To this you were called, because Christ suffered for you, leaving you an example, that you should follow in his steps.

“He committed no sin,
and no deceit was found in his mouth.”

When they hurled their insults at him, he did not retaliate; when he suffered, he made no threats. Instead, he entrusted himself to him who judges justly. “He himself bore our sins” in his body on the cross, so that we might die to sins and live for righteousness; “by his wounds you have been healed.” For “you were like sheep going astray,” but now you have returned to the Shepherd and Overseer of your souls.

1 Peter 2:21-25

Someone recently told me that only as our wounds are exposed, brought out into the open, can they be healed. I’m referring to inner wounds. I think there’s truth in that. After all, we can’t deal with what hurts us by ignoring it, or just holding it in. Sooner or later that will come out in ways that often are not helpful for others, even for ourselves.

Yes, we need to get everything out in the open before God. See the Psalms for example after example of that. And found in other places throughout Scripture, as well.

Peter’s words by the Holy Spirit actually point us in another direction for our healing. We’re told that we’re to follow Christ’s example in accepting suffering. This was actually written directly to Christian slaves (hit above link). Slavery then was different than what we think of now, in our American context. Yet still certainly an institution brought on by sin, destined not to last, certainly at least not in God’s economy, and God has the last word.

We’re told to do this and then told that we’re healed by Christ’s wounds. Not sure precisely what this means, except that it has to do with our sin problem and the impact that makes on our lives, and on the lives of others.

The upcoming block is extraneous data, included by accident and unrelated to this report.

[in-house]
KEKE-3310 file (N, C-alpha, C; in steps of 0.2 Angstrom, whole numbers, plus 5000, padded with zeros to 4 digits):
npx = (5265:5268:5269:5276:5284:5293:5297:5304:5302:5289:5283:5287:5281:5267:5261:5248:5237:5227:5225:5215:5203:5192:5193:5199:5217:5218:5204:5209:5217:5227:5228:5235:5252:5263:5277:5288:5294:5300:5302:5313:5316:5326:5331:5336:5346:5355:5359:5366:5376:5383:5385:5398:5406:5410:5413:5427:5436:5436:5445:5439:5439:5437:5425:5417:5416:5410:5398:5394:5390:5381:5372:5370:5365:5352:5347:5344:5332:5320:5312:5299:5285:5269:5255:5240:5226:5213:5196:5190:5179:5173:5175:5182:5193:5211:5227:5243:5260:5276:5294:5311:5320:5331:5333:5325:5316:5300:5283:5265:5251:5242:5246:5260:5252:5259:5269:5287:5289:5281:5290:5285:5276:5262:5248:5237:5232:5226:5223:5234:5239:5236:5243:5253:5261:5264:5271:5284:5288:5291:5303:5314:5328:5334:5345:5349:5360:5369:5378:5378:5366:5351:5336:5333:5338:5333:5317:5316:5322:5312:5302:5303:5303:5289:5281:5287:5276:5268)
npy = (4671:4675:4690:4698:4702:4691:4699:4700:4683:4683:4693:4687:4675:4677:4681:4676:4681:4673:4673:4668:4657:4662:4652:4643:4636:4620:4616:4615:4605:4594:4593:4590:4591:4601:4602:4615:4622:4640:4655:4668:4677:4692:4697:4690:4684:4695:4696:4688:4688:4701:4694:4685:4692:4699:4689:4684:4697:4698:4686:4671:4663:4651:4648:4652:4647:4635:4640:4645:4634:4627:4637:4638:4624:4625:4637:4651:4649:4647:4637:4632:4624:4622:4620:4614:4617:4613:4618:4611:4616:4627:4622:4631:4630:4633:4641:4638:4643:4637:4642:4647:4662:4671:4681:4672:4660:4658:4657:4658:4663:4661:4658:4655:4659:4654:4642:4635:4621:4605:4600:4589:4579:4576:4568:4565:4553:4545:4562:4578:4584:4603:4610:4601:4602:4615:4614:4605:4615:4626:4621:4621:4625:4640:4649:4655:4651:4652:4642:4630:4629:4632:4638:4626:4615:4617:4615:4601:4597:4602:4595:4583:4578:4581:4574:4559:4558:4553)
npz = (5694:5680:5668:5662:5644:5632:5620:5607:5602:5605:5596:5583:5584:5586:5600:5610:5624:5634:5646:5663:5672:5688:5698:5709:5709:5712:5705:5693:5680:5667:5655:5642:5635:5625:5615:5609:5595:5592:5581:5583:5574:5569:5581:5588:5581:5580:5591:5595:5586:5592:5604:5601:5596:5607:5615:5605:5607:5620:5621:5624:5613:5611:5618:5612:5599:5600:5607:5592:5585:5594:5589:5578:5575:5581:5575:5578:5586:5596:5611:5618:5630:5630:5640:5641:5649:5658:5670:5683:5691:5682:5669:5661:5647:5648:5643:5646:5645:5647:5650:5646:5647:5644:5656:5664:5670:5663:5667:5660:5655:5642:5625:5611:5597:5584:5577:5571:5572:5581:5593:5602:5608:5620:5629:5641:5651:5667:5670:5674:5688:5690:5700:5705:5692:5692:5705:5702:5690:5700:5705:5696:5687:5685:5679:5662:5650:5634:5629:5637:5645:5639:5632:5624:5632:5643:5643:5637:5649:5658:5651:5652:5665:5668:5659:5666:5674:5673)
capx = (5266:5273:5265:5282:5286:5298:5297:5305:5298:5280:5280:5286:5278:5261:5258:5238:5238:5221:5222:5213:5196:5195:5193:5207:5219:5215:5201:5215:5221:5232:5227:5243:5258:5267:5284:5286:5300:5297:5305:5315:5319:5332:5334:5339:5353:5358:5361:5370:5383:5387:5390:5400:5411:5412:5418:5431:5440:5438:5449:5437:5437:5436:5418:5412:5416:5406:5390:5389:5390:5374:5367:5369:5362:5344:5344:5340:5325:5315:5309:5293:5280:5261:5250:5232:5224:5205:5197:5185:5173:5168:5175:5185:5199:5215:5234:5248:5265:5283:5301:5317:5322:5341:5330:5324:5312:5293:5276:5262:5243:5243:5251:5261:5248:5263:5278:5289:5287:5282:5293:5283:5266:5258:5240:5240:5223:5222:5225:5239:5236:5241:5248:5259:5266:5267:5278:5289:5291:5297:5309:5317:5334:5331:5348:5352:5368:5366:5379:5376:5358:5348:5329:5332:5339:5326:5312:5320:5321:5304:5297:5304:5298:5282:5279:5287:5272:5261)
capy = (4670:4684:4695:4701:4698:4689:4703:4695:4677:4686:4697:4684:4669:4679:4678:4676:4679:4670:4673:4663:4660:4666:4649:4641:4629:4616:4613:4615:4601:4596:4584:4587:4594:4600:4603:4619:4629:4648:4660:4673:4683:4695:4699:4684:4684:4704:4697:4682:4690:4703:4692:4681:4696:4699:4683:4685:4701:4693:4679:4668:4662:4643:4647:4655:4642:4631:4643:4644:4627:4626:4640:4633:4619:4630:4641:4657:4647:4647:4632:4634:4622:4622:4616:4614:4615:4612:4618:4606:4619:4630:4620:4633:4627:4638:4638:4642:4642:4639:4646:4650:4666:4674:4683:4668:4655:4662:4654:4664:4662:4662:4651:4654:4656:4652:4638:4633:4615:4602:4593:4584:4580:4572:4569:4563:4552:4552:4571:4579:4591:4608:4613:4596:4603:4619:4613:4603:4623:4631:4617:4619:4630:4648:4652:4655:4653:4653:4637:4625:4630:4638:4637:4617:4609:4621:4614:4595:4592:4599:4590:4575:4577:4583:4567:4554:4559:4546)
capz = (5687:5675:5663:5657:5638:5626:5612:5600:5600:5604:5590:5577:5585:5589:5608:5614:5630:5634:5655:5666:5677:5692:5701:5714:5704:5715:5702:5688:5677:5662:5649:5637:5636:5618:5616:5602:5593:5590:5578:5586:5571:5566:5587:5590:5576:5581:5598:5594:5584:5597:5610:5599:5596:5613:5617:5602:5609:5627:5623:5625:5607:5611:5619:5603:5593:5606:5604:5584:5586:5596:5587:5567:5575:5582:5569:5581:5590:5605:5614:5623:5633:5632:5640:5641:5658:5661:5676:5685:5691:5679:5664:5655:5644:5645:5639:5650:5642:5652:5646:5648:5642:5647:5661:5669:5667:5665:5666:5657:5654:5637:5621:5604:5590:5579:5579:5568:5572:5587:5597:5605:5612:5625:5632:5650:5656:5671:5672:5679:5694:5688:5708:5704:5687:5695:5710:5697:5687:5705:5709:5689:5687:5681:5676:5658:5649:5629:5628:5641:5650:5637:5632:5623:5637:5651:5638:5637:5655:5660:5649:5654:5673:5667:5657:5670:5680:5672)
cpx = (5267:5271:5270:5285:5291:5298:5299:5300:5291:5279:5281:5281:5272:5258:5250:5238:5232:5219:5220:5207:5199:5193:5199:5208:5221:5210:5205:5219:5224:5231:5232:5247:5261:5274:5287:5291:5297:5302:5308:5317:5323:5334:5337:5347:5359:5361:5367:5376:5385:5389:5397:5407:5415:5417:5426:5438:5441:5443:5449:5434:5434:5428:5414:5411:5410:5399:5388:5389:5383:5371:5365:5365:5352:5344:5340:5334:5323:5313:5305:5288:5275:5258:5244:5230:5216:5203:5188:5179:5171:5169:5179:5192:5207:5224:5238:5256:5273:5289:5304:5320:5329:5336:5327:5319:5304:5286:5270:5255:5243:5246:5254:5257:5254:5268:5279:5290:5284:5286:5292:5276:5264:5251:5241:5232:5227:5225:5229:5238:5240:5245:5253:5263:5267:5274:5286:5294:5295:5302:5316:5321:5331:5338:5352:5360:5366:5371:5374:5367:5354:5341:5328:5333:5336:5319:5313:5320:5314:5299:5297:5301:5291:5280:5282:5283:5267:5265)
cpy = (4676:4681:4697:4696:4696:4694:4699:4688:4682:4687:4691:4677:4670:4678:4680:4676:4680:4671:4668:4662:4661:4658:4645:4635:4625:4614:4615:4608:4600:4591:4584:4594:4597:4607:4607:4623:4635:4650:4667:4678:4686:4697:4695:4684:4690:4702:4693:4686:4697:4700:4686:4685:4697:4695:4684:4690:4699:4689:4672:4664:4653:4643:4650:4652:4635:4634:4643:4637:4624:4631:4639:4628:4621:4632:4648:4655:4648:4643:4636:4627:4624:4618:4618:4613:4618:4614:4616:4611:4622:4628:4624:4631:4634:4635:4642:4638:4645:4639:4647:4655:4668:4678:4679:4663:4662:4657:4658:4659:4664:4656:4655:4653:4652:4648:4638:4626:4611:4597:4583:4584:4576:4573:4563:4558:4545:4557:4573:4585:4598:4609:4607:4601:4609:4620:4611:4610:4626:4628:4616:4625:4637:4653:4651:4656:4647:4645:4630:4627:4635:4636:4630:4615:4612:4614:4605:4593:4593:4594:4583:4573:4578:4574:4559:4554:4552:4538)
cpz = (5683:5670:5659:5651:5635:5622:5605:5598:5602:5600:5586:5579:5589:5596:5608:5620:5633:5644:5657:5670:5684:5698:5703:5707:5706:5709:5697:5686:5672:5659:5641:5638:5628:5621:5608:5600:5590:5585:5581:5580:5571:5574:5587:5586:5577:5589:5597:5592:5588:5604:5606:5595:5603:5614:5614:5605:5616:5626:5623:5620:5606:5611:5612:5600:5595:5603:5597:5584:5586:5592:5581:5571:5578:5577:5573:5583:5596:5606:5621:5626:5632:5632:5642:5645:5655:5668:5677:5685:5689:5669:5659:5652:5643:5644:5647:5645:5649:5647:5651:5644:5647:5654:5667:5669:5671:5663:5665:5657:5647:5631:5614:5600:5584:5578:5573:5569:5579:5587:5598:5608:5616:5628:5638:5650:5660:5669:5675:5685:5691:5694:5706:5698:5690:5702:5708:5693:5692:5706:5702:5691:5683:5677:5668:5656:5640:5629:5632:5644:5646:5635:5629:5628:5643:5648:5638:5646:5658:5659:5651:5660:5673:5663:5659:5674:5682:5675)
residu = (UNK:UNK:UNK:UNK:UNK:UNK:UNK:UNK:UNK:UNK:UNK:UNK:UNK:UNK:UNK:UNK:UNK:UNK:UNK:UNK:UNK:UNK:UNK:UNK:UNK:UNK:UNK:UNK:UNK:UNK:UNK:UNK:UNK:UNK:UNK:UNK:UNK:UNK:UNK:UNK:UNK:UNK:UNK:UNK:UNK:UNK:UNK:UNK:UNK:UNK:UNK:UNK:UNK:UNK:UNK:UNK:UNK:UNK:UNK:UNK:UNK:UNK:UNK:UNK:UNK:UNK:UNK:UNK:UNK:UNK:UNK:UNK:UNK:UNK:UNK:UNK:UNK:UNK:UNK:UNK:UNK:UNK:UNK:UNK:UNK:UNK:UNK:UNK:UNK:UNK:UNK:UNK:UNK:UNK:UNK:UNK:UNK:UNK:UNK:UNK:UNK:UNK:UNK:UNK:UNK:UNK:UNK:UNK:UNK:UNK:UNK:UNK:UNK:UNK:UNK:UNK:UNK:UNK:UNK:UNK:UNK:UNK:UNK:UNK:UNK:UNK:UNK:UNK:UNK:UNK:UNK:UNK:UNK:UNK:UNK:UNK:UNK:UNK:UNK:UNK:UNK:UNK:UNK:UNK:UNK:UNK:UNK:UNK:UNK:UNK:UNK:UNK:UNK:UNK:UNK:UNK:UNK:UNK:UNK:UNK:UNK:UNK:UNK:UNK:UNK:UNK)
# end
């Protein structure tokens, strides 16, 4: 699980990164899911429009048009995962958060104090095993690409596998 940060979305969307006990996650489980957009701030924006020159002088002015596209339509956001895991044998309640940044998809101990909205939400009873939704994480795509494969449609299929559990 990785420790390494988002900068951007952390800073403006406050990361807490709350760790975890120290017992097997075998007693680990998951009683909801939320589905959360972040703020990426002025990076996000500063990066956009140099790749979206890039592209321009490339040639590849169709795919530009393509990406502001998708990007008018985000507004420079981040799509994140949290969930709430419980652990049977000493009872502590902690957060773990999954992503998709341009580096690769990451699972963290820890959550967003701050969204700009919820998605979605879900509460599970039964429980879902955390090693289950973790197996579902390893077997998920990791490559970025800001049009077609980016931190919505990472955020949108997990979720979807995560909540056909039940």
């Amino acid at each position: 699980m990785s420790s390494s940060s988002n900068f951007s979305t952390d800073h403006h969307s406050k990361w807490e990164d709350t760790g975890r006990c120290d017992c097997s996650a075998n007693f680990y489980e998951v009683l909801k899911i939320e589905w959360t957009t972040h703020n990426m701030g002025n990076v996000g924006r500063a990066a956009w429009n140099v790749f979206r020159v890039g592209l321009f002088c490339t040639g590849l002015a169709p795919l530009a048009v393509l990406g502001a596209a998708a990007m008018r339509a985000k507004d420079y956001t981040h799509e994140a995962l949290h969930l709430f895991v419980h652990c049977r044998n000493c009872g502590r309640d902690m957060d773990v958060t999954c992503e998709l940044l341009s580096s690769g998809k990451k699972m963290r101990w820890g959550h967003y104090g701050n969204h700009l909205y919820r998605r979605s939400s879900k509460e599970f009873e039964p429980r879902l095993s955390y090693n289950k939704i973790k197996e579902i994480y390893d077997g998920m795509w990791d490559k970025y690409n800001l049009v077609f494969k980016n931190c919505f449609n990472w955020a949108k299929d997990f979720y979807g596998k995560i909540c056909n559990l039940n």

It is amazing, the impact of sin on us. We’re better off to persevere past whatever sin or fallout from past sin is plaguing us. And we surely do that in part by following what we’re being told here. We have to trust that God is healing us because of Jesus’s suffering, as we walk in the way of that suffering. In and through Jesus.

 

the negative condition of humanity: lost

If there’s one word I would use to sum up the condition humanity is in, I might say lost. Like most things in life it’s more complicated than that. There’s something wonderfully good about humankind. Each person is indeed a gift. But not all is well. There’s something fundamentally wrong.

Lost is the condition humanity is in biblically speaking due to sin. Sin is that which is in violation of God’s will, contrary to God himself, and actually against humanity itself, since we humans are made in God’s image. Because of that, we’re lost from God’s good intention for us.

We remember the biblical account of Adam and Eve being driven from the Garden of Eden into a condition where life would be hard. The ground would be cursed because of sin, everything cursed actually, including humankind itself. Curse in Scripture is the opposite of bless. Its end result is condemnation and death, whereas blessing comes through redemption which brings life.